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What It Is And How To Recover From Ransomware Attacks

Ransomware is one of the most common types of cyberattacks today and one of the most feared. Once downloaded onto a user’s device, the malware holds corporate data hostage, blocking users’ access or making data indecipherable through encryption until the organization pays a ransom to restore it.

In the last year, we have seen an increase in ransomware attacks, especially given the uncertainties generated by the coronavirus pandemic. Since 2020, organizations have had to make significant changes to their IT architectures to allow employees to work from home. Because of the speed with which they had to implement these changes, many were left with gaps in their systems that cybercriminals are only too eager to exploit. 

That way, it’s only a matter of time before your organization suffers a ransomware attempt. The most important question, therefore, is how to prevent and recover from an attack. And that’s precisely what we’ll talk about in today’s article!

What Is Ransomware, And How Does It Work?

Crypto-ransomware encrypts an organization’s data and demands a ransom for files to be decrypted and returned safely. Locker ransomware works the same way, except that it prevents users from accessing files instead of encrypting them before demanding a ransom for the data to be “unlocked.” 

In either case, the attacker demands payment, threatening to publish sensitive information or permanently remove data from the system if the victim fails to pay. But how does ransomware get to your system in the first place?

Well, it usually starts with a trojan. A trojan is a type of malware that tricks victims into thinking it is harmless by disguising itself as legitimate software. Trojans are mainly spread via spam emails. If the recipient opens the attached file or clicks on the URL, he unknowingly downloads the trojan, which has the power to steal confidential data. 

But attackers can also use it to spread other malware, such as TrickBot or Qubit. This second layer of malware extends laterally across the enterprise, stealing credentials, deploying backdoors, and, perhaps most importantly, attempting to access the domain controller. If they gain access to the domain controller, the attacker can deploy ransomware like Ryun, which encrypts the organization’s data and demands a ransom.

Some ransomware, however, does not require user interaction to spread. Worms such as Wanna Cry are a type of malware that replicates itself to invade a network through a breach in one of your systems without the need for anyone to continue transmitting it via malicious URLs or attachments.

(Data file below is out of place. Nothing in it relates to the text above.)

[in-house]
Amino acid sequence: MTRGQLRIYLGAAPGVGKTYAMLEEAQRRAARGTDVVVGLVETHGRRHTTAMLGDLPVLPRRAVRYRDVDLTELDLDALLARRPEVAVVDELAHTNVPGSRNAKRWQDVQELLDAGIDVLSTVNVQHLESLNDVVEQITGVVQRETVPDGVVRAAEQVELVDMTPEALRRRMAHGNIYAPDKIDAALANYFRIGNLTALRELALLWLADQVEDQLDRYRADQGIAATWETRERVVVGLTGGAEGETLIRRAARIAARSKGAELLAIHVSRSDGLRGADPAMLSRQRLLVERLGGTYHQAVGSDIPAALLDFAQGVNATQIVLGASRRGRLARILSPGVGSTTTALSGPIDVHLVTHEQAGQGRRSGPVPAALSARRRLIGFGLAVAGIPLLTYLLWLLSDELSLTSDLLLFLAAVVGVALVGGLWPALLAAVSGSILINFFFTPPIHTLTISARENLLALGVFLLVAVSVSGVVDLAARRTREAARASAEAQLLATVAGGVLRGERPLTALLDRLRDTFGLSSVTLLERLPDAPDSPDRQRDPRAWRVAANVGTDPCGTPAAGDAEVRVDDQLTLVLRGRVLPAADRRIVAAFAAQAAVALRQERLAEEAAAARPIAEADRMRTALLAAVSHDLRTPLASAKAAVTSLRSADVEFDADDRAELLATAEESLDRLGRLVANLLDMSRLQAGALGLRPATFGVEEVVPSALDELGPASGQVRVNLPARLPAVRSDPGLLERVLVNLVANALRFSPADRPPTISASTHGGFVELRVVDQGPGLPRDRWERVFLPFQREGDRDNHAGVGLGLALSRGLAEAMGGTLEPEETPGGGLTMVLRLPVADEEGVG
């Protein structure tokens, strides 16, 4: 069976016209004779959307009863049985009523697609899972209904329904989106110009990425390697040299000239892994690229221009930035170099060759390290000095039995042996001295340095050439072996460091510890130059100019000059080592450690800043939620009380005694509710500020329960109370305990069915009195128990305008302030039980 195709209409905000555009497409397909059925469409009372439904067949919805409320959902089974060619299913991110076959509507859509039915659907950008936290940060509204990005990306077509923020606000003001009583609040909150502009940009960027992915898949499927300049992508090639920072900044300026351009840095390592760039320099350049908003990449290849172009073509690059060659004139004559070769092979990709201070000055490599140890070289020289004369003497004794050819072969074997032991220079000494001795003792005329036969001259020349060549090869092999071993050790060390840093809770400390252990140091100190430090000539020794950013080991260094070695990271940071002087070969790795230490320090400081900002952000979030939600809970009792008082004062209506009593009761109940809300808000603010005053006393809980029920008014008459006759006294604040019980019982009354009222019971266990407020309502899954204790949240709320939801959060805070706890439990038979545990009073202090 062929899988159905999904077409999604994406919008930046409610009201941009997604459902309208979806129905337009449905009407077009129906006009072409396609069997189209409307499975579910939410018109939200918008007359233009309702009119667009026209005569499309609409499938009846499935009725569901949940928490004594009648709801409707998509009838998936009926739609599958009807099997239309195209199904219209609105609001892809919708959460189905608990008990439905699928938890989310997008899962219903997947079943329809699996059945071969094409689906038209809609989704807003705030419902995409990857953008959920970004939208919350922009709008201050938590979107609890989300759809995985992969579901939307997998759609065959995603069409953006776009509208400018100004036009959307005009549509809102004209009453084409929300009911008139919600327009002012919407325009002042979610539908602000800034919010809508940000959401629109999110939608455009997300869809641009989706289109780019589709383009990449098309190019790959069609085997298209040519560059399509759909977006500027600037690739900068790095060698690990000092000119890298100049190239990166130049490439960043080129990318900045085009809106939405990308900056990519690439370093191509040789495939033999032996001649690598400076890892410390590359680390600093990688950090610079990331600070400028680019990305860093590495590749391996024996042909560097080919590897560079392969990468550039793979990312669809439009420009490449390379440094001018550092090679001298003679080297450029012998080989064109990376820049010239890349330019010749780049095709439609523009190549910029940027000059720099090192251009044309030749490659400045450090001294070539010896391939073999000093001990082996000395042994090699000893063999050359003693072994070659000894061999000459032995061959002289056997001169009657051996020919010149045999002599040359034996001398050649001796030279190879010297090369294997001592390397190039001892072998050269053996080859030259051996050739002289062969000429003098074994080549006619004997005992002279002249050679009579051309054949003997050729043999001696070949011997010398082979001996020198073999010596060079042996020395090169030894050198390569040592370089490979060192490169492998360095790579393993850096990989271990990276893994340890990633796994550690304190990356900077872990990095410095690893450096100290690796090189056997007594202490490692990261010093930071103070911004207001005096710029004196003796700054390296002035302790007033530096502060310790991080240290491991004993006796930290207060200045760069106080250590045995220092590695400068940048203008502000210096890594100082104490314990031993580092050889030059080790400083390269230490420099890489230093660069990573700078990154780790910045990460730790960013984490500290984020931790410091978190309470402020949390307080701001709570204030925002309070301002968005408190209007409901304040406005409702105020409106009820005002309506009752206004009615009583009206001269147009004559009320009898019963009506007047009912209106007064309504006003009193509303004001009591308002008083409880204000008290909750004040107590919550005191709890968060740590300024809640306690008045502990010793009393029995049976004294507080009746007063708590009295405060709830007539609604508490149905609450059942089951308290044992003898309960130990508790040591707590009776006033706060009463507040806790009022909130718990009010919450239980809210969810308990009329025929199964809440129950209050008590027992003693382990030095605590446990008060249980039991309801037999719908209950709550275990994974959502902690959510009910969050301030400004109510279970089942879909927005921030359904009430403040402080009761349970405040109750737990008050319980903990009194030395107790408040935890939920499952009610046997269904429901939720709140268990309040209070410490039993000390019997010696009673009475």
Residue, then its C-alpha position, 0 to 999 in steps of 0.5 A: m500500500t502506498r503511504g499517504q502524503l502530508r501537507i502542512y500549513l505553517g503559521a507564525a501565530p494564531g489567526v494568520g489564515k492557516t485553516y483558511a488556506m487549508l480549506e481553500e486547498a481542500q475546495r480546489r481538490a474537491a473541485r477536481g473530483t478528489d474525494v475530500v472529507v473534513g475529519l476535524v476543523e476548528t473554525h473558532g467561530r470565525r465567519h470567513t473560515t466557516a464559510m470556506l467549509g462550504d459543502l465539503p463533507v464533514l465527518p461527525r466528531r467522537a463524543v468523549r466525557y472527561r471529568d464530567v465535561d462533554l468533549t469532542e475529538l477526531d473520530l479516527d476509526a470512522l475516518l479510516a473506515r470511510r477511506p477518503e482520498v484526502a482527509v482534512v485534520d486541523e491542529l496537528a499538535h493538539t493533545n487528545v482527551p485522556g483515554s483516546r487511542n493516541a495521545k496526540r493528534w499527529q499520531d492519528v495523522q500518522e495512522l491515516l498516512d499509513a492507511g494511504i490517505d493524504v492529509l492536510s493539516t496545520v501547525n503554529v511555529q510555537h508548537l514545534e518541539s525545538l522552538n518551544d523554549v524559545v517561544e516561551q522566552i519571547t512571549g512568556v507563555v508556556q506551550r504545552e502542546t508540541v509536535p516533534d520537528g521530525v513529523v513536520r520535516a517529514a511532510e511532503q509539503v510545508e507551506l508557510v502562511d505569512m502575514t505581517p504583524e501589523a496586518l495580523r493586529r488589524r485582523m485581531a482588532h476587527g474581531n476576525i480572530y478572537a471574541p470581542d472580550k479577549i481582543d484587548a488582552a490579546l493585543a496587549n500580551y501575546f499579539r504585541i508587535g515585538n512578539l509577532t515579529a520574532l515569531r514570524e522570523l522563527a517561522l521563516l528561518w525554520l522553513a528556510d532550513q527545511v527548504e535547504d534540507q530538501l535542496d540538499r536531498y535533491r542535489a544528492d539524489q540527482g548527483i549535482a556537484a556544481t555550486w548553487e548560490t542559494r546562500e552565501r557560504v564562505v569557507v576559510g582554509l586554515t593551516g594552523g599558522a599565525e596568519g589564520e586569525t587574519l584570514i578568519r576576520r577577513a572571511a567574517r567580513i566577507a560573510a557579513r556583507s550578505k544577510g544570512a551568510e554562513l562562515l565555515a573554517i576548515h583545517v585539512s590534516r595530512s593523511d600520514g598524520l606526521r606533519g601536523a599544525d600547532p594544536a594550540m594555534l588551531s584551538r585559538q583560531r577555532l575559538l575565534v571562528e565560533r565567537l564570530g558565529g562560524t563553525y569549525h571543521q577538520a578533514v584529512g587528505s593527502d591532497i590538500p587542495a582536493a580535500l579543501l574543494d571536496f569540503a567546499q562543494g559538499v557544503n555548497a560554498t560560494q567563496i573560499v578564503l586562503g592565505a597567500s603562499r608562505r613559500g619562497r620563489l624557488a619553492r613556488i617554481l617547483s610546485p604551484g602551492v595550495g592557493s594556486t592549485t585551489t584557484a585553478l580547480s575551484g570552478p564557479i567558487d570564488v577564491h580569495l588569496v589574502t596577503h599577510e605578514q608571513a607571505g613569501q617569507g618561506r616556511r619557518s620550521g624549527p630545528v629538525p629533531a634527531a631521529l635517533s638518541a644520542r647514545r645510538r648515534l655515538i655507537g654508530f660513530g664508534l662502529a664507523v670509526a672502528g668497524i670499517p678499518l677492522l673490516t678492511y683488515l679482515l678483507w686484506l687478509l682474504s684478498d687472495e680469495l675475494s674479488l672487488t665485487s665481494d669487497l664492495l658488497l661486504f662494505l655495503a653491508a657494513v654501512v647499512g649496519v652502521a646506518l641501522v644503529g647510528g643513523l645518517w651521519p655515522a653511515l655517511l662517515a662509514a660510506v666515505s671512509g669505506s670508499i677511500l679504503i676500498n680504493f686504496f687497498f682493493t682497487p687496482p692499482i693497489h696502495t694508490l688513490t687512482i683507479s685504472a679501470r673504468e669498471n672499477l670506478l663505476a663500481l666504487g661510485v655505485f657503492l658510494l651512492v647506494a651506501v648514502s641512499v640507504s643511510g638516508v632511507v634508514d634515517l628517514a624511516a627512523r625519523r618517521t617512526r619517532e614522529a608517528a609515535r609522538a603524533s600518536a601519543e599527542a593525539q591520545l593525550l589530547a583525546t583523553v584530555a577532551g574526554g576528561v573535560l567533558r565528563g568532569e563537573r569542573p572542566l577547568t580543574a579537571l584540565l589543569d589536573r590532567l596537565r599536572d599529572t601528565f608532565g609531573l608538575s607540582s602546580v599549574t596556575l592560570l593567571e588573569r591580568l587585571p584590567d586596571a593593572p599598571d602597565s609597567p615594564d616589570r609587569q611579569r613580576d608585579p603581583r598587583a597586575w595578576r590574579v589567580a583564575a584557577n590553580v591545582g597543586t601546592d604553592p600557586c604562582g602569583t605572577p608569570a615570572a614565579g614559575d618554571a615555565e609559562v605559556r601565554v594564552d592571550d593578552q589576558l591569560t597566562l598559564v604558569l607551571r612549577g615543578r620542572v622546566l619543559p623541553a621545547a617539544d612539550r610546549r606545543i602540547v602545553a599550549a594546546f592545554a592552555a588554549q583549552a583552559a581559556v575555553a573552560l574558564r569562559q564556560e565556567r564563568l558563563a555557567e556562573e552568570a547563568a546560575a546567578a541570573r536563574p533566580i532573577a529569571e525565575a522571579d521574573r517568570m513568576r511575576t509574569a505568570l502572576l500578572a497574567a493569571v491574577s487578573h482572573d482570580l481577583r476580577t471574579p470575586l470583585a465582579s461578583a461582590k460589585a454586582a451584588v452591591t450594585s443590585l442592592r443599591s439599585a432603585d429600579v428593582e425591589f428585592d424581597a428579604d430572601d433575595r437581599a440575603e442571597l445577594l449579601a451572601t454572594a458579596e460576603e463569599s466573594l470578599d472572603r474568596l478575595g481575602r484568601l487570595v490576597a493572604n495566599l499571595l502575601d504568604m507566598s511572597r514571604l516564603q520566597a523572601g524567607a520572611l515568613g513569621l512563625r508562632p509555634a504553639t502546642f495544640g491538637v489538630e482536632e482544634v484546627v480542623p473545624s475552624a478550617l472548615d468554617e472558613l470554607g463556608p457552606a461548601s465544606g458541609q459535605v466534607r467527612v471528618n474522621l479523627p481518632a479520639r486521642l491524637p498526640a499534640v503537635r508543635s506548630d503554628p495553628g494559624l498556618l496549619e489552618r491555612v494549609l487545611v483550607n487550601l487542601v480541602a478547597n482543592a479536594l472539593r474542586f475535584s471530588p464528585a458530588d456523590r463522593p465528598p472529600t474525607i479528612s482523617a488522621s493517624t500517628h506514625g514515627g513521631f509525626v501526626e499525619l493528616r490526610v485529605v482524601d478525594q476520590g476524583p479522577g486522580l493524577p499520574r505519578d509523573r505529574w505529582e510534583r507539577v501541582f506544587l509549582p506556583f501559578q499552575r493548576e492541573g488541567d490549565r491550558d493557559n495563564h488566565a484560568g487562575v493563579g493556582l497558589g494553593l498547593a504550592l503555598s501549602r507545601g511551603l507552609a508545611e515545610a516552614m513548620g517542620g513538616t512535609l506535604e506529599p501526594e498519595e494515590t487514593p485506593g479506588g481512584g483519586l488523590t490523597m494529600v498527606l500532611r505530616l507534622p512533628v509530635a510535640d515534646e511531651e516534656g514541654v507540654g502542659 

How To Recover From Ransomware

As you can see, there are several ways that ransomware can enter your network. And while there is a lot of discussion about how to prevent ransomware from affecting your business, best practices for recovering from an attack are a little more challenging to define.

Below are some of the top tips:

Infection Detection

The most challenging step in recovering from a ransomware attack is realizing something is wrong. It is also one of the most crucial steps. The sooner you detect the ransomware attack; the less data will be affected. This directly impacts how long it will take to recover your environment.

Ransomware is designed to be very difficult to detect. Upon seeing the ransom note, it may have already caused damage to the entire environment. A cybersecurity solution that can identify unusual behavior, such as abnormal file sharing, can help quickly isolate a ransomware infection and stop it before it spreads further.

Damage Containment

After detecting an active infection, the ransomware process can be isolated and stopped from spreading further. If your environment is in the cloud, these attacks often result from a remote file sync or other process driven by a third-party application or browser plug-in executing the ransomware encryption process. 

Exploiting and isolating the source of the ransomware attack can contain the infection so that data damage is mitigated. This process must be automated to be effective, as many attacks happen after hours when administrators are not monitoring the environment. The reaction must be quick to stop the virus from spreading. 

Restoring The Affected Data

This requires good backups of your data to get back into production. Following the 3-2-1 backup best practice, having your backup data in a separate environment from production is critical.

  • Keep three copies of any important files, one primary and two backups;
  • Keep the file on two different media types;
  • Keep one copy off-site.

If your backups are from cloud SaaS environments, storing them “off-site” using a cloud-to-cloud backup provider aligns with this best practice. This will significantly minimize the chance that your backup data will be affected along with your production data.

Notification Of The Authorities

The General Data Protection Law (LGPD), the privacy regulation in effect in Brazil, requires organizations to promptly notify the National Data Protection Agency (ANPD) of any breach. Therefore, the next step is to communicate with the ANPD.

Access Testing

After the data is restored, test access to the data and any critical business systems affected to ensure the recovery was successful. This will allow any remaining issues to be fixed before returning the entire system to production.

Suppose you are experiencing slower-than-usual response times in your IT environment or larger-than-usual file sizes. In that case, it could signify that something is still hovering in your database or storage. A scan should then be done to identify the possible problem.

Also Read: Types Of Cybersecurity In Digital Marketing

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